decided: May 7, 1981.
SOL SACKS, PETITIONER
COMMONWEALTH OF PENNSYLVANIA, UNEMPLOYMENT COMPENSATION BOARD OF REVIEW, RESPONDENT
Appeal from the Order of the Unemployment Compensation Board of Review in case of In Re: Claim of Sol M. Sacks, No. B-172802-B.
Andrew F. Erba, for petitioner.
William J. Kennedy, Assistant Attorney General, with him Richard Wagner, Chief Counsel, and Harvey Bartle, III, Acting Attorney General, for respondent.
Judges Mencer, MacPhail and Palladino, sitting as a panel of three. Opinion by Judge MacPhail. Judge Wilkinson, Jr. did not participate in the decision in this case.
[ 59 Pa. Commw. Page 209]
Sol Sacks (Claimant) appeals from an order of the Unemployment Compensation Board of Review (Board) which affirmed the decision of a referee and found Claimant ineligible for unemployment compensation benefits under the provisions of Section 402(e) of the Unemployment Compensation Law (Law), Act of December 5, 1936, Second Ex. Sess., P.L. (1937) 2897, as amended, 43 P.S. § 802(e).
[ 59 Pa. Commw. Page 210]
Claimant had been employed as a cutter of men's suits by Pincus Brothers-Maxwell (Employer) for eighteen years when, on February 19, 1979, he was discharged after being cited for improperly cutting a sleeve. Claimant applied for and was granted unemployment compensation benefits by the Bureau (now Office) of Employment Security. The Employer appealed and, after a hearing, a referee reversed the Bureau's decision and disallowed benefits finding that Claimant's deteriorating work performance constituted willful misconduct under Section 402(e) of the Law. On appeal, the Board granted Claimant's request for a remand hearing.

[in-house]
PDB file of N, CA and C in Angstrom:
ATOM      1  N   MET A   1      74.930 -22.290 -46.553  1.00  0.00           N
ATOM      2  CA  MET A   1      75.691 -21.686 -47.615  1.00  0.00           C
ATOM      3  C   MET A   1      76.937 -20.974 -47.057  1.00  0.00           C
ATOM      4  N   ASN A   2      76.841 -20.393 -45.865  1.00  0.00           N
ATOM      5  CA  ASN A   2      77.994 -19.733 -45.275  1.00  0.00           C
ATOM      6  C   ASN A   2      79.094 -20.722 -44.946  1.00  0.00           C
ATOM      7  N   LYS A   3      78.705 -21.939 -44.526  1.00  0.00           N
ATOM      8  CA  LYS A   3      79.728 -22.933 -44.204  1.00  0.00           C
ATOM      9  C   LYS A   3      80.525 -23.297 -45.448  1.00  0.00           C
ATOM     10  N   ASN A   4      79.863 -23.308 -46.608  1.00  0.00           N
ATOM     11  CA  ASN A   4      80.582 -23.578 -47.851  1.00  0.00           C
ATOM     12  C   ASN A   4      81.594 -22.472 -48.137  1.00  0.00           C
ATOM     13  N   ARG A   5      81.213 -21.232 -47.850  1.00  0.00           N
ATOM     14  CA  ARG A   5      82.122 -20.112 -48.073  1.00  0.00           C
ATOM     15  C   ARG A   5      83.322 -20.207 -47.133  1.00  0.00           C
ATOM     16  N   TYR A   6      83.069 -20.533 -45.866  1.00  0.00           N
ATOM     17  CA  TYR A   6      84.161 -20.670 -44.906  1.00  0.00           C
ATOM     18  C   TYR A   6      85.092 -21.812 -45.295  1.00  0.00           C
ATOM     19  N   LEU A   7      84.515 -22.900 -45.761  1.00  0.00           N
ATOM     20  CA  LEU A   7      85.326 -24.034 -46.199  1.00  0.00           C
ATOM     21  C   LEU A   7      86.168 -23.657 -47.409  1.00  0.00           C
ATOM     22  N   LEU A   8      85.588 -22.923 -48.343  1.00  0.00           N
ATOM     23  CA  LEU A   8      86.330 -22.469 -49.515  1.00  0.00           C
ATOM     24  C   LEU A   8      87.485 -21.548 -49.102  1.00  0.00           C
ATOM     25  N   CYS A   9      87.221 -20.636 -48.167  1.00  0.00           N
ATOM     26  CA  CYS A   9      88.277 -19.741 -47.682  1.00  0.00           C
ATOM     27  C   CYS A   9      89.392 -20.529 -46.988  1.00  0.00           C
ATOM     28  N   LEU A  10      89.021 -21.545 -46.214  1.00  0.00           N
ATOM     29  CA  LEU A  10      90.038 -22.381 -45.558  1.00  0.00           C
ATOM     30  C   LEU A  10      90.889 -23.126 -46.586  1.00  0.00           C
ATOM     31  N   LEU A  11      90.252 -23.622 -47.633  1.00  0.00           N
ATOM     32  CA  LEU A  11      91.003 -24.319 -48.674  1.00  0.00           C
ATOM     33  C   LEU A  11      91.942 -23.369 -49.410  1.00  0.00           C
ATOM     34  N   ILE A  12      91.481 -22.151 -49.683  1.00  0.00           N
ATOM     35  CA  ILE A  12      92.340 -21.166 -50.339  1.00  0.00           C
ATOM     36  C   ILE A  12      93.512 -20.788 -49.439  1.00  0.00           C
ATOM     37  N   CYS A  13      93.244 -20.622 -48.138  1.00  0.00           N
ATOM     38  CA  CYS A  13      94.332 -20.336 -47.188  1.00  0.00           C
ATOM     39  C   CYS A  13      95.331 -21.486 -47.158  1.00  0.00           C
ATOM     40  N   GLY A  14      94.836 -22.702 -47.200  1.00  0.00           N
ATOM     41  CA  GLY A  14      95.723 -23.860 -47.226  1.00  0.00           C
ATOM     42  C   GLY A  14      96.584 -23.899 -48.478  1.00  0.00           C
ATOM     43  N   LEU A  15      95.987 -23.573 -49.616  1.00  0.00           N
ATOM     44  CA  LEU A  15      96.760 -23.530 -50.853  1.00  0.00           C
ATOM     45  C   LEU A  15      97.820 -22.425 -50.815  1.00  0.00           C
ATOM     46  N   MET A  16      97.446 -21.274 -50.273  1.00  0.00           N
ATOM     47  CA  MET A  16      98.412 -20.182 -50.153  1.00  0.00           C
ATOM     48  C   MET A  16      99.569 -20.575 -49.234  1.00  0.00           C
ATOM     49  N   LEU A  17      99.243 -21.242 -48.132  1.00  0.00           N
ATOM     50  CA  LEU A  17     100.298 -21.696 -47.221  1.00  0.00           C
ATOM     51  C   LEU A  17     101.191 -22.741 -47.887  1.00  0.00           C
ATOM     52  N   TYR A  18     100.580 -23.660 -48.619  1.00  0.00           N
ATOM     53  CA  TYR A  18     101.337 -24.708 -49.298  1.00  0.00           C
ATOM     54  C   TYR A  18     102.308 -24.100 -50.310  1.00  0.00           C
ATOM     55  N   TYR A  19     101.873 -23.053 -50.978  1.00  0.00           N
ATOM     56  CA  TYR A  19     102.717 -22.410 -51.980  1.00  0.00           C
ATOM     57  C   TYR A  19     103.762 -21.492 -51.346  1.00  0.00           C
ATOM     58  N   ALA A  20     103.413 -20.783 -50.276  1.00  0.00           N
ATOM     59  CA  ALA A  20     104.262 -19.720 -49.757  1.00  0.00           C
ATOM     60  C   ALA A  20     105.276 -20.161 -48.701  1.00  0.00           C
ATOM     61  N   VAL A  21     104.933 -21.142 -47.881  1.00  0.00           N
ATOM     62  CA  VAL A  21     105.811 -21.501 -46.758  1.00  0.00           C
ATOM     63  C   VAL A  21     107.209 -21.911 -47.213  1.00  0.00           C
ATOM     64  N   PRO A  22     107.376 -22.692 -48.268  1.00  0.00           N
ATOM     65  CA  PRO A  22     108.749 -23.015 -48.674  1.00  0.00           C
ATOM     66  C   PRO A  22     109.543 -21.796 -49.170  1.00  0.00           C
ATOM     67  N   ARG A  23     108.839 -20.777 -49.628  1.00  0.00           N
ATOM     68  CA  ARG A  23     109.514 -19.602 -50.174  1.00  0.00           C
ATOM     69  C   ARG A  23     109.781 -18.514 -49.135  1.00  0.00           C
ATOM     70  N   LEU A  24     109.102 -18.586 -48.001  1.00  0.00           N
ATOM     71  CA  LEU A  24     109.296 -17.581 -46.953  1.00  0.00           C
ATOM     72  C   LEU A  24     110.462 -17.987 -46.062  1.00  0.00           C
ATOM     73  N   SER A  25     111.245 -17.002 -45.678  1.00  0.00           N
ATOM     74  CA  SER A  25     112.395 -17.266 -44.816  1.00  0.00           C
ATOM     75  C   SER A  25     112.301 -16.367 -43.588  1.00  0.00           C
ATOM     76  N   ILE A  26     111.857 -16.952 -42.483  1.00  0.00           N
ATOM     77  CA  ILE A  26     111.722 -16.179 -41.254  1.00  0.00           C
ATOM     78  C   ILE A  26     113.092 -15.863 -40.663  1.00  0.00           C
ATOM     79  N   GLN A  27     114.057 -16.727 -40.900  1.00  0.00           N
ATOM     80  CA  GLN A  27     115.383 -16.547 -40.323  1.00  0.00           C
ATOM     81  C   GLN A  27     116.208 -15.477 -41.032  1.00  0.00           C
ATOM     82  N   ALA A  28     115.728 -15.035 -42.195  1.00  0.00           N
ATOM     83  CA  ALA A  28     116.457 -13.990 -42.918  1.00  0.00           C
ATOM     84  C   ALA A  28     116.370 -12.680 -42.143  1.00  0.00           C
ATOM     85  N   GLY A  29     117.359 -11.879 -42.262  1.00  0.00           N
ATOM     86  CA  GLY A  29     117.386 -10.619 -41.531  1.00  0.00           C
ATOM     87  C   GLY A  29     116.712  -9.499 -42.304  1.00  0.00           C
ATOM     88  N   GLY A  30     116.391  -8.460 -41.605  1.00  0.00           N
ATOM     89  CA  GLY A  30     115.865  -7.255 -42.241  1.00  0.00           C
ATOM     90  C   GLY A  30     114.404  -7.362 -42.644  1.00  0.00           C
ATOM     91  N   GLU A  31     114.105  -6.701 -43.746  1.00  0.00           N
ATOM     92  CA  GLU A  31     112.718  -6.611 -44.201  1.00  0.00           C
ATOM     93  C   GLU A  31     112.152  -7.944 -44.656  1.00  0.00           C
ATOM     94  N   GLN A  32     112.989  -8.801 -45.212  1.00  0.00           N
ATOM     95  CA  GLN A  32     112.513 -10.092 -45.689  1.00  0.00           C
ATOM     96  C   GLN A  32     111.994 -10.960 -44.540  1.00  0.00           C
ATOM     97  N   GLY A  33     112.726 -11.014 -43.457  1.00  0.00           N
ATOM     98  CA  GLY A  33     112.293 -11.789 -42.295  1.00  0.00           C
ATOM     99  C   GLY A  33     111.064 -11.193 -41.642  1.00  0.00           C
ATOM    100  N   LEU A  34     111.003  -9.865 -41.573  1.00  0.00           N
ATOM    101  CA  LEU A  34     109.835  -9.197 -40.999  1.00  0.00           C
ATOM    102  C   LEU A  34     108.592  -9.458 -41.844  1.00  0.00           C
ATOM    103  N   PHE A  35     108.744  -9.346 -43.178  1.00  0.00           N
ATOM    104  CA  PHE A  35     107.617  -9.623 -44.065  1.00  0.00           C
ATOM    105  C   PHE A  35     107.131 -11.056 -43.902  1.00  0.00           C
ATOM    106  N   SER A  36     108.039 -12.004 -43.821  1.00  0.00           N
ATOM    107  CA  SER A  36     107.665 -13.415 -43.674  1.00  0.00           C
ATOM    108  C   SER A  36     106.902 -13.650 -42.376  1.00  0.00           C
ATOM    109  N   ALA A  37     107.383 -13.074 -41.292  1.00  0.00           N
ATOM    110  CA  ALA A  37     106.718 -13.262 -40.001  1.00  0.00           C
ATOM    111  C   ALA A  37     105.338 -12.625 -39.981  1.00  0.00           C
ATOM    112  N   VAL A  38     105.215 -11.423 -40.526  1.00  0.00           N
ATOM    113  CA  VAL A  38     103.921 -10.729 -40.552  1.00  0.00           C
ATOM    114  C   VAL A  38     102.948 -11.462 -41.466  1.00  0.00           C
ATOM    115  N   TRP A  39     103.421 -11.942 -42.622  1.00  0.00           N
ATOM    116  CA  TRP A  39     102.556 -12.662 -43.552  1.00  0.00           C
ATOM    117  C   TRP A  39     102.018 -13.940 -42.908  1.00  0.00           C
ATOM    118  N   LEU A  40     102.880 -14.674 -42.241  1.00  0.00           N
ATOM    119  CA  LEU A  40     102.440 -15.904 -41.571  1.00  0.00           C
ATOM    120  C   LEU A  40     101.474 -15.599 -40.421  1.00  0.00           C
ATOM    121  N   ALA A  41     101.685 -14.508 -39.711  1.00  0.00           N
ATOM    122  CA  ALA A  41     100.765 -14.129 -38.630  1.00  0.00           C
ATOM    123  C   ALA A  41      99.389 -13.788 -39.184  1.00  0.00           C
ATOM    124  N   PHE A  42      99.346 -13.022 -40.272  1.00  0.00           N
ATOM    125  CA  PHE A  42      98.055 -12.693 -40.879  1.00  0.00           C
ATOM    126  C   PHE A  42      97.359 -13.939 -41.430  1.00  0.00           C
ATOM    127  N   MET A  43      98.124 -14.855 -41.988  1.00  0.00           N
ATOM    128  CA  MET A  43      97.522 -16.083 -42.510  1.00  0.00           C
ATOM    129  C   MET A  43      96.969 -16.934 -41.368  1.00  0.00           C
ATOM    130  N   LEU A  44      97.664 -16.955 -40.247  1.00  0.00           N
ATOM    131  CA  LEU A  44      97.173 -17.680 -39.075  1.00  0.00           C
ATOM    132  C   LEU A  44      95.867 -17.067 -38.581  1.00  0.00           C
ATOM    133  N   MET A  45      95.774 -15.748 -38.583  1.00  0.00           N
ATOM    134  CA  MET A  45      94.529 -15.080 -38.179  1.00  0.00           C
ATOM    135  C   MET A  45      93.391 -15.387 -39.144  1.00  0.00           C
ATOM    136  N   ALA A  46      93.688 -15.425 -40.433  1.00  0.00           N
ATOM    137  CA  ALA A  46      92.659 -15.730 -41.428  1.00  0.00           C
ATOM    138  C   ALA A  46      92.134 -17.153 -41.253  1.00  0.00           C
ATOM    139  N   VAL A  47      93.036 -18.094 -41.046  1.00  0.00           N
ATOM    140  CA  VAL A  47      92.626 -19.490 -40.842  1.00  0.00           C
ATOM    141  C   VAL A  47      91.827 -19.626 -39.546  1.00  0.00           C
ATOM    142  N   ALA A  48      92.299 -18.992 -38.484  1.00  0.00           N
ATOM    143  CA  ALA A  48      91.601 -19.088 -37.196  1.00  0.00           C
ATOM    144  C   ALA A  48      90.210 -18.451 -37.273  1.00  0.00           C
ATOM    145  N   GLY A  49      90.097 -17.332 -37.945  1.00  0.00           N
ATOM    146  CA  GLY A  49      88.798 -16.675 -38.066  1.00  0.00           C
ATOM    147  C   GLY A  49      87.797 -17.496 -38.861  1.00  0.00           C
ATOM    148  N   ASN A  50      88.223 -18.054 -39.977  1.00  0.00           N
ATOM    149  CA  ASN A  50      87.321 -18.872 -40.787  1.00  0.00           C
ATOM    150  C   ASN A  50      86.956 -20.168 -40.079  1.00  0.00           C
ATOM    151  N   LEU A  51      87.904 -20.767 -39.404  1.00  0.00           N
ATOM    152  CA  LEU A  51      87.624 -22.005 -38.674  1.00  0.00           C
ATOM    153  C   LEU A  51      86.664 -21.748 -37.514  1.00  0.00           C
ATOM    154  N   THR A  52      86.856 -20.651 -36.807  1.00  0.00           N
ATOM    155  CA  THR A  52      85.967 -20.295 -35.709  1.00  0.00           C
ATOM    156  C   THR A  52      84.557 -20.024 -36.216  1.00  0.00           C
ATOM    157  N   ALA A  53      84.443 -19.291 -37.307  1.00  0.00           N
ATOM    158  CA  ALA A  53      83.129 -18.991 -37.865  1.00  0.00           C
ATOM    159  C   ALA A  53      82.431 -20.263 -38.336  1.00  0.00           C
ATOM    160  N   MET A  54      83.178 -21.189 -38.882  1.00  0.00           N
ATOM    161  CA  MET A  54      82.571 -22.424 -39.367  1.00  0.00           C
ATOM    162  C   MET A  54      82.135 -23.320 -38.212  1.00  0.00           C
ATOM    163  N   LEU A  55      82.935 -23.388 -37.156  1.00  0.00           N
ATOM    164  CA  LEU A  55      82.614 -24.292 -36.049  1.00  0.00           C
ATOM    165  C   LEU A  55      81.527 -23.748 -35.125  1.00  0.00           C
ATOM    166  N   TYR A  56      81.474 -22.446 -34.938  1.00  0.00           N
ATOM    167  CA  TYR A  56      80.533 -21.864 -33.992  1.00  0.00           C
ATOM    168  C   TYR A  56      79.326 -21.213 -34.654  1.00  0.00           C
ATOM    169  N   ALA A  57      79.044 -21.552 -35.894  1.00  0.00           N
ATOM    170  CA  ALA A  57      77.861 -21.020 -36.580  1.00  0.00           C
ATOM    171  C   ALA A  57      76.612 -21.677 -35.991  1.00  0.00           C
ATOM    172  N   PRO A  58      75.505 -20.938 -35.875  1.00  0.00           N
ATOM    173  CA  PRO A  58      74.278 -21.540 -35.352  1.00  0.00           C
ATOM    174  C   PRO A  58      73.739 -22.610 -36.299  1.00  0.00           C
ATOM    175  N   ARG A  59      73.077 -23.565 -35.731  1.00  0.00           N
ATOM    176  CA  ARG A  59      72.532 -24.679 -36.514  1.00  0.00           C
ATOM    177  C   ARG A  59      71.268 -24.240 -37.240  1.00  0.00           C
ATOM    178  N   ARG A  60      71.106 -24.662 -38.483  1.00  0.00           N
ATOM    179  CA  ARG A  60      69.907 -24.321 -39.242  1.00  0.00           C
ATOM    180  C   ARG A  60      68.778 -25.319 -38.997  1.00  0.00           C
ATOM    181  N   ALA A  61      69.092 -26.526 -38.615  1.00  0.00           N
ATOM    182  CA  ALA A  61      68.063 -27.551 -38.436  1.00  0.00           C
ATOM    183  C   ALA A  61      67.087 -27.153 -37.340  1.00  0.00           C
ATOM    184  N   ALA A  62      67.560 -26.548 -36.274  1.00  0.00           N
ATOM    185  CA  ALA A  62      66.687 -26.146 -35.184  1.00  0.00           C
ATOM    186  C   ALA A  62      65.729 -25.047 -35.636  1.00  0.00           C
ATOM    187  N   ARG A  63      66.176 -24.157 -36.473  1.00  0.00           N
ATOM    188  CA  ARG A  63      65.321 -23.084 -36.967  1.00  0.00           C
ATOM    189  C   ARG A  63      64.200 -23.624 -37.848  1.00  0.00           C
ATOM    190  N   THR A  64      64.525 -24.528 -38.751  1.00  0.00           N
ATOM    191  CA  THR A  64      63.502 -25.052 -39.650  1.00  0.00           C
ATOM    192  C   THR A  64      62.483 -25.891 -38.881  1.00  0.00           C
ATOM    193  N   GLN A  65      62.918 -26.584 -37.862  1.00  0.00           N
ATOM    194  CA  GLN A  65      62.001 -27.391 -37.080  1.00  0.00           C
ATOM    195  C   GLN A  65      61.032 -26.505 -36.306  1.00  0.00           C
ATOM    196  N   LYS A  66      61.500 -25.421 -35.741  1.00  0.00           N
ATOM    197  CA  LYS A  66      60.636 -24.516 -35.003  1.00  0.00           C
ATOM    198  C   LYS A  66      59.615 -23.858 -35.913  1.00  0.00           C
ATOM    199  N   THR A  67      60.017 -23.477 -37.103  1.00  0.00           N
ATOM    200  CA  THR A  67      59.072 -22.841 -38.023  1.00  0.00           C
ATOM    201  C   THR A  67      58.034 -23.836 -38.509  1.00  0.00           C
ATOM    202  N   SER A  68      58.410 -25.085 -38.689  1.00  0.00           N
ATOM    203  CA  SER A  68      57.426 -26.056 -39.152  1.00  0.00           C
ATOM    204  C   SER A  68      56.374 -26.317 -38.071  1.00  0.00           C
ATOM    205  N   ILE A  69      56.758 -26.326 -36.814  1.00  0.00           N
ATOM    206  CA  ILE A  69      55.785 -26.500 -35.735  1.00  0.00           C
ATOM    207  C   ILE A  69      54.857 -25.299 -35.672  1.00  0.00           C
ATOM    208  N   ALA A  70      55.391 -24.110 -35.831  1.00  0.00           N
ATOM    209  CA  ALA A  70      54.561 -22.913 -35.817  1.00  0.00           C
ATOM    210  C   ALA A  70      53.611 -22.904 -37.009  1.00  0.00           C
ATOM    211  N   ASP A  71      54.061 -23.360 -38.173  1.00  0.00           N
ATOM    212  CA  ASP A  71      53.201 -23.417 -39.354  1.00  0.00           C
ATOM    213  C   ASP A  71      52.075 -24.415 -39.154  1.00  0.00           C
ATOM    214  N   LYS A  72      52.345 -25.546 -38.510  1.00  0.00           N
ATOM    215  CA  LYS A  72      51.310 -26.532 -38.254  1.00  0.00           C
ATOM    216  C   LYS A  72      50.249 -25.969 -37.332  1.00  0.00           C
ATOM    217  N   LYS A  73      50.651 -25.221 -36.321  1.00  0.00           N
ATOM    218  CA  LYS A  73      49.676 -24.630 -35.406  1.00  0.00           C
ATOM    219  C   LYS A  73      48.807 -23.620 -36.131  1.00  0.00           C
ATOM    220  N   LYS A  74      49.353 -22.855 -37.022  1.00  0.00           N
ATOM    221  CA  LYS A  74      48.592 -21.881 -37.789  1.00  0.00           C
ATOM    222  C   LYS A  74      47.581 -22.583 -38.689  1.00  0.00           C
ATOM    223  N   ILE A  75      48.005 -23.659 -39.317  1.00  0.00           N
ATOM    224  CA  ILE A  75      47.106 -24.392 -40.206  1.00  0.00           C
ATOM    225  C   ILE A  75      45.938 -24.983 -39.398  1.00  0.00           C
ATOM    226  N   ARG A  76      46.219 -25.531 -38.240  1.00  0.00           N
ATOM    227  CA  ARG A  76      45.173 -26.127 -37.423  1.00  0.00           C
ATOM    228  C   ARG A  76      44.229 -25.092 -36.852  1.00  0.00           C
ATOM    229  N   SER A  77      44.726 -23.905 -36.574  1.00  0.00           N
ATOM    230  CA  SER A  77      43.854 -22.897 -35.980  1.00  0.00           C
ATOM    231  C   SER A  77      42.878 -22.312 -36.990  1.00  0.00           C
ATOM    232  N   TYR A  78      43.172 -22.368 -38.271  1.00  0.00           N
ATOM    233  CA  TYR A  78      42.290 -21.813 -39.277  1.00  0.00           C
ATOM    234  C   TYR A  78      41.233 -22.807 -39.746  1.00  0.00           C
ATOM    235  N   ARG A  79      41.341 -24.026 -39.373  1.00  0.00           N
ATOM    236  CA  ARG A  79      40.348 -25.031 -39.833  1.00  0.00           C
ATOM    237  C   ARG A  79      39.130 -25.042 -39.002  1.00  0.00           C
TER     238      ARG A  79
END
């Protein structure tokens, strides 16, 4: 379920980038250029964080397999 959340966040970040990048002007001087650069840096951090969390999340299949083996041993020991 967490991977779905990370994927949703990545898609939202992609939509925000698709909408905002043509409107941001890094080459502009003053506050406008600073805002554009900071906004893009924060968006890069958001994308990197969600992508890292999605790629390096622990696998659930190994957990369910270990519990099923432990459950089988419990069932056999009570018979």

After the remand hearing, which was held on August 19, 1979, Claimant's counsel requested a transcribed copy of the record of the testimony. The transcript was forwarded to counsel on October 2, 1979 with directions that oral argument be requested by October 12, 1979 if such argument was desired. Oral argument was timely requested in writing on October 10 and Claimant's counsel was notified that he would be contacted if oral argument was granted by the Board and that if it was not Claimant would receive the Board's decision in due course. On October 16, 1979, Claimant's counsel requested notice as to whether oral argument would be granted so that, if denied, a written brief could be submitted. The Board issued its decision on October 17, 1979 without notifying Claimant as to its decision with respect to oral argument.*fn1
[ 59 Pa. Commw. Page 211]
Claimant has raised several challenges to the Board's decision, however, the sole issue which we will consider at this time is whether the Claimant was denied due process of law when the Board issued its adjudication without notifying Claimant that his request for oral argument had been denied and without allowing time for Claimant to file a written brief in lieu of oral argument. We conclude that Claimant was denied due process of law.